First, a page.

Optimised, low cost, low field dedicated extremity MRI is highly specific and sensitive for synovitis and bone erosions in rheumatoid arthritis wrist and finger joints: comparison with conventional high field MRI and radiography.
Ejbjerg BJ., Narvestad E., Jacobsen S., Thomsen HS., Østergaard M.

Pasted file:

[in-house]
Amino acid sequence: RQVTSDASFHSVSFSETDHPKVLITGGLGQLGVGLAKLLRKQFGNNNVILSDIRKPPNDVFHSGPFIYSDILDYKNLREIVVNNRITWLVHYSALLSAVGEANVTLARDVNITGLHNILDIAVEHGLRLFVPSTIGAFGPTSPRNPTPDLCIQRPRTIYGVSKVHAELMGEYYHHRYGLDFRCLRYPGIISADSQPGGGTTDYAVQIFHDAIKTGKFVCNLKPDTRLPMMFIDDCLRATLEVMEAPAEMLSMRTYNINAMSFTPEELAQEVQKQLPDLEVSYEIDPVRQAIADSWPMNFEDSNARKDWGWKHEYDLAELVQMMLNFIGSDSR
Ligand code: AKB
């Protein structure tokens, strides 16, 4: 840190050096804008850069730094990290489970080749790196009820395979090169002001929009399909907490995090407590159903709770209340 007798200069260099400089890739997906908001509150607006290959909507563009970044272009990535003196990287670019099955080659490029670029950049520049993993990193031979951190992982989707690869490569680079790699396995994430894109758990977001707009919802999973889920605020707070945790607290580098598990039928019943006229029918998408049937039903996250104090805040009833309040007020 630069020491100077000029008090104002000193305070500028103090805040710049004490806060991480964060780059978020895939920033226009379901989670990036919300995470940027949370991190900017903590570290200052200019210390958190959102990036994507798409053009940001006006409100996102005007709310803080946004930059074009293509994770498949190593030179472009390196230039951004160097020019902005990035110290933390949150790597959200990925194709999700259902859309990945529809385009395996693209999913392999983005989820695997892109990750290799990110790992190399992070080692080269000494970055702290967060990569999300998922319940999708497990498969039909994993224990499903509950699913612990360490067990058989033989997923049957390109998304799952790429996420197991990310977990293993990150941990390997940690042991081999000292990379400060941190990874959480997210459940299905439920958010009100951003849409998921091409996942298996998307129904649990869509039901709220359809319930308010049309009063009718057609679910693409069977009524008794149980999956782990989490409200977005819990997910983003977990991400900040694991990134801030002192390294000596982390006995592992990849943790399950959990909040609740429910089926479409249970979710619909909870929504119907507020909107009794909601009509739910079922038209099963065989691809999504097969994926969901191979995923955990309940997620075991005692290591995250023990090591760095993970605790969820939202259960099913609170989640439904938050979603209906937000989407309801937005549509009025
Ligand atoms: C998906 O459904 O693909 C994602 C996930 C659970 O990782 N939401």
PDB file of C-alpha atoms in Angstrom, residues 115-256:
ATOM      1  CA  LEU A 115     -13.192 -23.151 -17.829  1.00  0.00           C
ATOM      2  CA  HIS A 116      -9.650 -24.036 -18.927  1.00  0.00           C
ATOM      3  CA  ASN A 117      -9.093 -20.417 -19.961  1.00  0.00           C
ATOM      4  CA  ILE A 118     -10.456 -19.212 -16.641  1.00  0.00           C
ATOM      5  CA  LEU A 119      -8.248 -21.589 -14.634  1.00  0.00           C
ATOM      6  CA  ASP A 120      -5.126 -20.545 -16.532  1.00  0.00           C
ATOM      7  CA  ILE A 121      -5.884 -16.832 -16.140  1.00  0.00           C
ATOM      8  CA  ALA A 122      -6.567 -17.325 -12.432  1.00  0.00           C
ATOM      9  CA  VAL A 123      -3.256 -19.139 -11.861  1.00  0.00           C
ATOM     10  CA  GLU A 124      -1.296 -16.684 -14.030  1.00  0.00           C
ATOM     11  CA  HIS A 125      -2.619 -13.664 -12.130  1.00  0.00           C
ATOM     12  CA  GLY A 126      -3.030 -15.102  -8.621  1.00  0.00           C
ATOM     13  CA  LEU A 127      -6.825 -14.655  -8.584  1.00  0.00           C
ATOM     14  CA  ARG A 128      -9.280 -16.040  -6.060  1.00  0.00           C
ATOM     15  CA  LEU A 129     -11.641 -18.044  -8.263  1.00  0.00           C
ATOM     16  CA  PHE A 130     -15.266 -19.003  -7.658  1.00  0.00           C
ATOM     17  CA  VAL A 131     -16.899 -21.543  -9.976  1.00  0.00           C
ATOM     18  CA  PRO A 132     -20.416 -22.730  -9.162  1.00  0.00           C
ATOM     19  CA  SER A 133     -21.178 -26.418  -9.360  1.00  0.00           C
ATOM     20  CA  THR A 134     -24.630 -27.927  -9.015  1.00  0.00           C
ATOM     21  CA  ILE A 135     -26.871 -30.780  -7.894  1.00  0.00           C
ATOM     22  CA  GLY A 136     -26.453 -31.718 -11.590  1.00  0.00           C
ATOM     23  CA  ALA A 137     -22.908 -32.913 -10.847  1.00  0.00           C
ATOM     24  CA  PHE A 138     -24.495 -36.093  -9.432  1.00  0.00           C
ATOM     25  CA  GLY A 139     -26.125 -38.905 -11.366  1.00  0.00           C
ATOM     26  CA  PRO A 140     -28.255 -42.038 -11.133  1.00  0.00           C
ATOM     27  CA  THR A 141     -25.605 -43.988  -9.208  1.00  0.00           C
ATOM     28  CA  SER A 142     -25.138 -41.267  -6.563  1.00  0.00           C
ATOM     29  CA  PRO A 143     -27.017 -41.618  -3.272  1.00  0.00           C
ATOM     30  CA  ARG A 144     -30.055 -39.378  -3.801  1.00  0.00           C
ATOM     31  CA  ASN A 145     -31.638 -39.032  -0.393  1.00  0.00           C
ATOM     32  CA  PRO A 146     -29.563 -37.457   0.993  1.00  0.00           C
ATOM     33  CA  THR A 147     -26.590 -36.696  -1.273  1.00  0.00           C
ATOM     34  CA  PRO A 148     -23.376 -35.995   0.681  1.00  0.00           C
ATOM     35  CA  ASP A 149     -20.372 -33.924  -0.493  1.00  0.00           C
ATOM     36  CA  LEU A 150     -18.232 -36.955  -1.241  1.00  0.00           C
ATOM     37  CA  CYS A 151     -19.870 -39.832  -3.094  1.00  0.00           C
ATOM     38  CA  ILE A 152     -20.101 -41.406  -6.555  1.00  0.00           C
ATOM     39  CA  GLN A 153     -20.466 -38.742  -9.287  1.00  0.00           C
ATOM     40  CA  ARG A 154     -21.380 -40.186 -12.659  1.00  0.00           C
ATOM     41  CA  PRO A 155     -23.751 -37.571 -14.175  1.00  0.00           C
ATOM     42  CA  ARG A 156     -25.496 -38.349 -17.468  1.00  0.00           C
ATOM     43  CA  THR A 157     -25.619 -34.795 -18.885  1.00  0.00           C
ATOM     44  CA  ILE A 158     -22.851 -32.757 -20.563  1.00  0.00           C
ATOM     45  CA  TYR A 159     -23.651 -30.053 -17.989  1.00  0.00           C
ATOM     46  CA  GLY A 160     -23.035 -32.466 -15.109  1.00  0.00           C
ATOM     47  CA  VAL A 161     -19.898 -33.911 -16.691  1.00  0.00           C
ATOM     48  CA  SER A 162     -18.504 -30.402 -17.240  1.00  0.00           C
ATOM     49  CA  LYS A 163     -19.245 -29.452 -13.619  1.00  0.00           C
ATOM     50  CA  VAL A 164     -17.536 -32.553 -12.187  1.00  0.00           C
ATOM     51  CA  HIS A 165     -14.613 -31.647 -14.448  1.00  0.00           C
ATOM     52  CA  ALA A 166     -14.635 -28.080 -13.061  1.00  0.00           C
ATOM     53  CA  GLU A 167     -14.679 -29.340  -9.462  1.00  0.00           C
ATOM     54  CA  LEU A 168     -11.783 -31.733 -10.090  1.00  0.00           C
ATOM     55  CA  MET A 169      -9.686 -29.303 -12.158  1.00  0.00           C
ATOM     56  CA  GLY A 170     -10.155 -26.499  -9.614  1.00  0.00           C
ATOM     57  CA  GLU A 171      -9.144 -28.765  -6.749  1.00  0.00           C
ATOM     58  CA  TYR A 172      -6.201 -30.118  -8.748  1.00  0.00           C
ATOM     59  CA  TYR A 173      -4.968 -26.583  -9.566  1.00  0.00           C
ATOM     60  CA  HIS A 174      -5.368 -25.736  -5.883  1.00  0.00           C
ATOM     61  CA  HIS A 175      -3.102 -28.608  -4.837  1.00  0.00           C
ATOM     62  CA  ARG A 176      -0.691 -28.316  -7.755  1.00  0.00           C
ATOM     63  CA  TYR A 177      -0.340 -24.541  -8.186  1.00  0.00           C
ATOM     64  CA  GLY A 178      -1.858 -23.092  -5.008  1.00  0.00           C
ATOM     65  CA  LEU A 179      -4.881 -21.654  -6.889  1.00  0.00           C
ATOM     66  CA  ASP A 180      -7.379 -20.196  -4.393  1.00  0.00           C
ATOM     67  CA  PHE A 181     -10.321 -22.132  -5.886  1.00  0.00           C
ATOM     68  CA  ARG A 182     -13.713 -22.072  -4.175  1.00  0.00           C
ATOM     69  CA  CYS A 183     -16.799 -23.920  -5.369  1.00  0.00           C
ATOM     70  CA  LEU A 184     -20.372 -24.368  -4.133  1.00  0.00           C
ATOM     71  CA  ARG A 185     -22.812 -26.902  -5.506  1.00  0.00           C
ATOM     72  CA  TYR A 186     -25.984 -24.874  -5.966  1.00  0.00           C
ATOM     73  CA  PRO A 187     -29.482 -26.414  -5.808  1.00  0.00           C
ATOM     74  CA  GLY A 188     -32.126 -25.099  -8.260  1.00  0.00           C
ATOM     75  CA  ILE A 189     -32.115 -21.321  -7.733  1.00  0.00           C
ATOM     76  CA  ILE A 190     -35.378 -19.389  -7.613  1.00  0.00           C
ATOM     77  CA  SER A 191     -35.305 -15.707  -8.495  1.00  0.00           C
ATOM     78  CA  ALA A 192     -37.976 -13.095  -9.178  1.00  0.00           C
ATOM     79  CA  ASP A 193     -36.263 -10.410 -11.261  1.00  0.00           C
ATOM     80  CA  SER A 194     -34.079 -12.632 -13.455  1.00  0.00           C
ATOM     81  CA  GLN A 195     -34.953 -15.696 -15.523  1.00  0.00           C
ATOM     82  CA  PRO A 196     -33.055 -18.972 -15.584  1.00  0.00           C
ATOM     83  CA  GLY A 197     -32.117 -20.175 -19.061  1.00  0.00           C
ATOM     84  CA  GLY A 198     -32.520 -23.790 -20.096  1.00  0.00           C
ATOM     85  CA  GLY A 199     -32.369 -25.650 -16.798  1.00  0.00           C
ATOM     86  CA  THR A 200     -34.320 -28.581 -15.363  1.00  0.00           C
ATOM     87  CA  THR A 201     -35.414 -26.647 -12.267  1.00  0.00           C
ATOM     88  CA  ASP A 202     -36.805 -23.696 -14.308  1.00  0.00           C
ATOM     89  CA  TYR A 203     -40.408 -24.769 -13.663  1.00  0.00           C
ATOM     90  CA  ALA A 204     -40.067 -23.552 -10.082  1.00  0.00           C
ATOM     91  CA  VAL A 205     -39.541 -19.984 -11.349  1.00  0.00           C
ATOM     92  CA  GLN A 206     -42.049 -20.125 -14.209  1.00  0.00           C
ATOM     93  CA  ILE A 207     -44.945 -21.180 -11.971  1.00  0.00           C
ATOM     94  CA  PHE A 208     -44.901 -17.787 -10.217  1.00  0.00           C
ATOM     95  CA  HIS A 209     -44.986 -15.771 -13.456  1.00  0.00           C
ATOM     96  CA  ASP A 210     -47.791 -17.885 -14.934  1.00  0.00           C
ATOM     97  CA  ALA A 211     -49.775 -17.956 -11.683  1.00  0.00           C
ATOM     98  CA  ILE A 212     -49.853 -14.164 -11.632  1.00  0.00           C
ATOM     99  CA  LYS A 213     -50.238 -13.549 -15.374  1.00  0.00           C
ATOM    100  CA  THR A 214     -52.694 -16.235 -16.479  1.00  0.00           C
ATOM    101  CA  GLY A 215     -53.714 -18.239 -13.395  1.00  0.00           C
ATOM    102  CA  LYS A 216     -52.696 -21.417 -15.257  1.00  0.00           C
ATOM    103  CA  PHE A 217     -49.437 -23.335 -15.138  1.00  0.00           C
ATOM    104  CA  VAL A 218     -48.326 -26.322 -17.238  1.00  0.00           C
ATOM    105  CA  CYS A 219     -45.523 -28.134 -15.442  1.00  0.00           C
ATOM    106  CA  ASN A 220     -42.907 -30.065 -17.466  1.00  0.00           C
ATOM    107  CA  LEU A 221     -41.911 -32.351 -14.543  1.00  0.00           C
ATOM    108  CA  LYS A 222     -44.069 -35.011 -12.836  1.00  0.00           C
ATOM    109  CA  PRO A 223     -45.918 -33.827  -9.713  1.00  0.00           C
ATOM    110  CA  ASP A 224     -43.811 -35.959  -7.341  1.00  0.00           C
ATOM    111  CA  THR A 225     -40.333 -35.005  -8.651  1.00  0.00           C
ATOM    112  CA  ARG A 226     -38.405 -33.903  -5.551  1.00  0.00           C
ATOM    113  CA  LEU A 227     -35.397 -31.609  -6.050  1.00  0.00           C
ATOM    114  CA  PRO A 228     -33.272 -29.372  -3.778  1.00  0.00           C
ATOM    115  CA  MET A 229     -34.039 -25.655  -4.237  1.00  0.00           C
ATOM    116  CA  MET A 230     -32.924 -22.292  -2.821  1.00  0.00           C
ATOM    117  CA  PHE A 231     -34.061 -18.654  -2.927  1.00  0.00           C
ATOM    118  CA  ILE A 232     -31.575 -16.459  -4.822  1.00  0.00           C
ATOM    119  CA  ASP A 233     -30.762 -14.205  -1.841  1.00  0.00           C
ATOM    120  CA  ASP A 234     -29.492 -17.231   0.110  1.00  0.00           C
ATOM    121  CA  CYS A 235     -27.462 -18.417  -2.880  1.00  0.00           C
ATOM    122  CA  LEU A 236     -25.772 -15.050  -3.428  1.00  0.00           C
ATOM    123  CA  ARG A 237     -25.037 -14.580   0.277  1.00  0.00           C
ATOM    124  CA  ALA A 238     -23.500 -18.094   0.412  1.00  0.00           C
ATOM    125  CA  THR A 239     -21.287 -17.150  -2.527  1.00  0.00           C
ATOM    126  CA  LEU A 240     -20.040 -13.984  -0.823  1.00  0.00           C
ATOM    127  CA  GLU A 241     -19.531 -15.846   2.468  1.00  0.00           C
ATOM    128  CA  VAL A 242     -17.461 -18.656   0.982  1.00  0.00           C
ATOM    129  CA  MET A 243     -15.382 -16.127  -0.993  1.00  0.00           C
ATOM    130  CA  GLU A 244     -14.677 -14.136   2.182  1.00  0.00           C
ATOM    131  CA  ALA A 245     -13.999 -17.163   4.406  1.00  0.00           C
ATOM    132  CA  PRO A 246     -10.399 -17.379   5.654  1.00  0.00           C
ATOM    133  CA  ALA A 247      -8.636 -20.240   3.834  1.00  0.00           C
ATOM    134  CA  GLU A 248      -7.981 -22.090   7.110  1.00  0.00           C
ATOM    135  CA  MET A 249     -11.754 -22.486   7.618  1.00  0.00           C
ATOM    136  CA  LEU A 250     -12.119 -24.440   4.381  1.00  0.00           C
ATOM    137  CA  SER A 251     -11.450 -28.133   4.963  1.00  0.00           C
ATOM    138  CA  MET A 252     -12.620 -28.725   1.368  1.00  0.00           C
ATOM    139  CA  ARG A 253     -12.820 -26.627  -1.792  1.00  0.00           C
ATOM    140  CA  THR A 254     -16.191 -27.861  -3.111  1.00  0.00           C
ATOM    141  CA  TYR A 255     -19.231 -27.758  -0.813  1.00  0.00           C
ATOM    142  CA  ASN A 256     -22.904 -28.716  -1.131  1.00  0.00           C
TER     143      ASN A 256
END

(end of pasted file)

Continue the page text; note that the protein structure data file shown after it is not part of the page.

OBJECTIVE: To evaluate a low field dedicated extremity MRI unit for detection of bone erosions, synovitis, and bone marrow oedema in wrist and metacarpophalangeal (MCP) joints, with a high field MRI unit as the standard reference. METHODS: In 37 patients with RA and 28 healthy controls MRI of the wrist and 2nd-5th MCP joints was performed on a low field MRI unit (0.2 T Esaote Artoscan) and a high field MRI unit (1.0 T Siemens Impact) on 2 subsequent days. MRI was performed and evaluated according to OMERACT recommendations. Additionally, conventional x ray, clinical, and biochemical examinations were performed. In an initial low field MRI "sequence selection phase", based on a subset of 10 patients and 10 controls, sequences for comparison with high field MRI were selected. RESULTS: With high field, spin echo MRI considered as the reference method, the sensitivity, specificity, and accuracy of low field 3D gradient echo MRI for erosions were 94%, 93%, 94%, while the corresponding values for x ray examination were 33%, 98%, and 83%. Sensitivity, specificity, and accuracy of low field MRI for synovitis were 90%, 96%, and 94%, and for bone marrow oedema 39%, 99%, and 95%. Intraclass correlation coefficients between low field and high field scores were 0.936 (p<0.005) for bone erosions and 0.923 (p<0.05) for synovitis. CONCLUSION: Low field MRI provides high accuracy for detection and grading of erosions and synovitis, with high field MRI as the standard reference. For bone marrow oedema, specificity is high, but sensitivity only moderate. Low cost, patient compliant, low field dedicated extremity MRI provides similar information on bone erosions and synovitis as expensive high field MRI units.